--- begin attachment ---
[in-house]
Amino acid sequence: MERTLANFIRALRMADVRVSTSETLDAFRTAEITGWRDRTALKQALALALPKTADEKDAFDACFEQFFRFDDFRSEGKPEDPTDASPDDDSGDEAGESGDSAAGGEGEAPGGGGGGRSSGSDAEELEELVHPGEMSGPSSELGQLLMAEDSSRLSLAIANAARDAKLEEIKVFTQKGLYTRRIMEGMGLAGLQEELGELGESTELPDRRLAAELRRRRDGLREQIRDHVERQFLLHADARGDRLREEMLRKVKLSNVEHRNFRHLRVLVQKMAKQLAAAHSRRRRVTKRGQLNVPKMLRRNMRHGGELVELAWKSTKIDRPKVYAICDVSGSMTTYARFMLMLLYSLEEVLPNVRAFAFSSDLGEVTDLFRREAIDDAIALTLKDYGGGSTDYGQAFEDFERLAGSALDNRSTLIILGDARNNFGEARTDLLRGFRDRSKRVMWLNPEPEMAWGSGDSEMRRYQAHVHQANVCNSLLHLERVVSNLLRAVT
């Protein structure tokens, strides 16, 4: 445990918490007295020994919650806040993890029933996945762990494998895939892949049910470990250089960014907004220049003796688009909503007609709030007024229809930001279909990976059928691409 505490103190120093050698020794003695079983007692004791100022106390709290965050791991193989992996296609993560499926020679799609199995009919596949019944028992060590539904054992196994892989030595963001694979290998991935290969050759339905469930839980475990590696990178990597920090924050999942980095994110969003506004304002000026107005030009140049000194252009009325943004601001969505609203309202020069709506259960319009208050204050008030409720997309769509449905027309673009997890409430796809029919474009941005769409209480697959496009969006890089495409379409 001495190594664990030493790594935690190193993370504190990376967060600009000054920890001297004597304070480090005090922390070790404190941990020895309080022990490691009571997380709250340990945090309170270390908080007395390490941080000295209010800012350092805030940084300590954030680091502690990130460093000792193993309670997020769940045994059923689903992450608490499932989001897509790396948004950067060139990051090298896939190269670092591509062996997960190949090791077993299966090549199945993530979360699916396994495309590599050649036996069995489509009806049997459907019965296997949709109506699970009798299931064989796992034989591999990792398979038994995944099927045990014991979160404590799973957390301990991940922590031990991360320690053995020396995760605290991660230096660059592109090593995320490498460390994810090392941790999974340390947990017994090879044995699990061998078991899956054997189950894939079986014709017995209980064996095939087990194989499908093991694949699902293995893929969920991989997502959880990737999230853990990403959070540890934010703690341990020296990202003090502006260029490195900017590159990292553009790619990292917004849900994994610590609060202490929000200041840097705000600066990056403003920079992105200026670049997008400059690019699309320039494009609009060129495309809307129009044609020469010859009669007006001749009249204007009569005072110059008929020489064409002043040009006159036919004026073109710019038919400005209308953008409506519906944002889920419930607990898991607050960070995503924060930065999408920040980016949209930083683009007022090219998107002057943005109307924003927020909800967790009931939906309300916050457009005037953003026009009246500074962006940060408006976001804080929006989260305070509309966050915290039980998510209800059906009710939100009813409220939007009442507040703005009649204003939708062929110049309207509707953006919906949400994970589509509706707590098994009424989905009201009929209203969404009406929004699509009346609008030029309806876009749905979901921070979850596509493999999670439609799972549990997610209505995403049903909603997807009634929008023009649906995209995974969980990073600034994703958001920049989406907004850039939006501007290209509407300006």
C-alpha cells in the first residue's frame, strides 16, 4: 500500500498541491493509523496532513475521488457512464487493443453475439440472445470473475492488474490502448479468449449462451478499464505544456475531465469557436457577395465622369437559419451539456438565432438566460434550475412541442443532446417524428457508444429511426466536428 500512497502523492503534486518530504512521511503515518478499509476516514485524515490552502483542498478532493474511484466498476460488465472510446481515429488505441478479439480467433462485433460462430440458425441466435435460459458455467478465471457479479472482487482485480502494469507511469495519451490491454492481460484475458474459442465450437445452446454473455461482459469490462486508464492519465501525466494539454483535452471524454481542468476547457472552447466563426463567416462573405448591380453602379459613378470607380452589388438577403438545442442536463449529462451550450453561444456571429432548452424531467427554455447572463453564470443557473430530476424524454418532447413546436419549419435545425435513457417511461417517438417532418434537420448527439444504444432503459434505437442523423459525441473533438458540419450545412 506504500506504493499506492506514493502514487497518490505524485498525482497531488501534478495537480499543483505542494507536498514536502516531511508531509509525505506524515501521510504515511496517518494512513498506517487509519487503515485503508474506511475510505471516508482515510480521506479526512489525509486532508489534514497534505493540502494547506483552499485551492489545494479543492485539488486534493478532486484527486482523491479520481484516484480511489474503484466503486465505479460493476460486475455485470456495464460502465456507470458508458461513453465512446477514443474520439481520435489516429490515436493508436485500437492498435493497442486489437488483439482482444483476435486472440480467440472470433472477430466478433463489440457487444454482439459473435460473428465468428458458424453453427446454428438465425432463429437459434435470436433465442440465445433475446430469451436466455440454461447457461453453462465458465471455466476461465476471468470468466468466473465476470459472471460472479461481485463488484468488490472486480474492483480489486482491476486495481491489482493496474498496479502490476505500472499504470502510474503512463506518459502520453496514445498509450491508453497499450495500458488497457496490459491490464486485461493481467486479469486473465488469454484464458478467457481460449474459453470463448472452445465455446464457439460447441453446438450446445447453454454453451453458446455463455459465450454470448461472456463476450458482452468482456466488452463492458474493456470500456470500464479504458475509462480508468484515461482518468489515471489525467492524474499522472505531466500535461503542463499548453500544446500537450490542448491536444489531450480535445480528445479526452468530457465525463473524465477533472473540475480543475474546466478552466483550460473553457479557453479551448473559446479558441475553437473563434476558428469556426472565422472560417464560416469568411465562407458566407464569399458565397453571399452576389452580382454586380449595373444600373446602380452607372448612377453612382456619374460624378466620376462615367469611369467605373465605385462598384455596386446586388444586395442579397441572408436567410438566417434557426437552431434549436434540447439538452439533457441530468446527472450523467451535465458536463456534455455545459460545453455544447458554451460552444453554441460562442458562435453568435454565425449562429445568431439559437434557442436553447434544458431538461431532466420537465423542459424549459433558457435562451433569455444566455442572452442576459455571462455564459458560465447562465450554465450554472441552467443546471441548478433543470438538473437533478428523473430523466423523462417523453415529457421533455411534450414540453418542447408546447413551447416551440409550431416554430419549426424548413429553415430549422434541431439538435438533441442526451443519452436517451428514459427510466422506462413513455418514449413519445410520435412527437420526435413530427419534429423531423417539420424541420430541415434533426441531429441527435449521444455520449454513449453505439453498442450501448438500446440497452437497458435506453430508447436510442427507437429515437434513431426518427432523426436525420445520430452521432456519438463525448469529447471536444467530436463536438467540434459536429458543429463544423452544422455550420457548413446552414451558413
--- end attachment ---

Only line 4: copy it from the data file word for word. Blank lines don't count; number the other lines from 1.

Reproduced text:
C-alpha cells in the first residue's frame, strides 16, 4: 500500500498541491493509523496532513475521488457512464487493443453475439440472445470473475492488474490502448479468449449462451478499464505544456475531465469557436457577395465622369437559419451539456438565432438566460434550475412541442443532446417524428457508444429511426466536428 500512497502523492503534486518530504512521511503515518478499509476516514485524515490552502483542498478532493474511484466498476460488465472510446481515429488505441478479439480467433462485433460462430440458425441466435435460459458455467478465471457479479472482487482485480502494469507511469495519451490491454492481460484475458474459442465450437445452446454473455461482459469490462486508464492519465501525466494539454483535452471524454481542468476547457472552447466563426463567416462573405448591380453602379459613378470607380452589388438577403438545442442536463449529462451550450453561444456571429432548452424531467427554455447572463453564470443557473430530476424524454418532447413546436419549419435545425435513457417511461417517438417532418434537420448527439444504444432503459434505437442523423459525441473533438458540419450545412 506504500506504493499506492506514493502514487497518490505524485498525482497531488501534478495537480499543483505542494507536498514536502516531511508531509509525505506524515501521510504515511496517518494512513498506517487509519487503515485503508474506511475510505471516508482515510480521506479526512489525509486532508489534514497534505493540502494547506483552499485551492489545494479543492485539488486534493478532486484527486482523491479520481484516484480511489474503484466503486465505479460493476460486475455485470456495464460502465456507470458508458461513453465512446477514443474520439481520435489516429490515436493508436485500437492498435493497442486489437488483439482482444483476435486472440480467440472470433472477430466478433463489440457487444454482439459473435460473428465468428458458424453453427446454428438465425432463429437459434435470436433465442440465445433475446430469451436466455440454461447457461453453462465458465471455466476461465476471468470468466468466473465476470459472471460472479461481485463488484468488490472486480474492483480489486482491476486495481491489482493496474498496479502490476505500472499504470502510474503512463506518459502520453496514445498509450491508453497499450495500458488497457496490459491490464486485461493481467486479469486473465488469454484464458478467457481460449474459453470463448472452445465455446464457439460447441453446438450446445447453454454453451453458446455463455459465450454470448461472456463476450458482452468482456466488452463492458474493456470500456470500464479504458475509462480508468484515461482518468489515471489525467492524474499522472505531466500535461503542463499548453500544446500537450490542448491536444489531450480535445480528445479526452468530457465525463473524465477533472473540475480543475474546466478552466483550460473553457479557453479551448473559446479558441475553437473563434476558428469556426472565422472560417464560416469568411465562407458566407464569399458565397453571399452576389452580382454586380449595373444600373446602380452607372448612377453612382456619374460624378466620376462615367469611369467605373465605385462598384455596386446586388444586395442579397441572408436567410438566417434557426437552431434549436434540447439538452439533457441530468446527472450523467451535465458536463456534455455545459460545453455544447458554451460552444453554441460562442458562435453568435454565425449562429445568431439559437434557442436553447434544458431538461431532466420537465423542459424549459433558457435562451433569455444566455442572452442576459455571462455564459458560465447562465450554465450554472441552467443546471441548478433543470438538473437533478428523473430523466423523462417523453415529457421533455411534450414540453418542447408546447413551447416551440409550431416554430419549426424548413429553415430549422434541431439538435438533441442526451443519452436517451428514459427510466422506462413513455418514449413519445410520435412527437420526435413530427419534429423531423417539420424541420430541415434533426441531429441527435449521444455520449454513449453505439453498442450501448438500446440497452437497458435506453430508447436510442427507437429515437434513431426518427432523426436525420445520430452521432456519438463525448469529447471536444467530436463536438467540434459536429458543429463544423452544422455550420457548413446552414451558413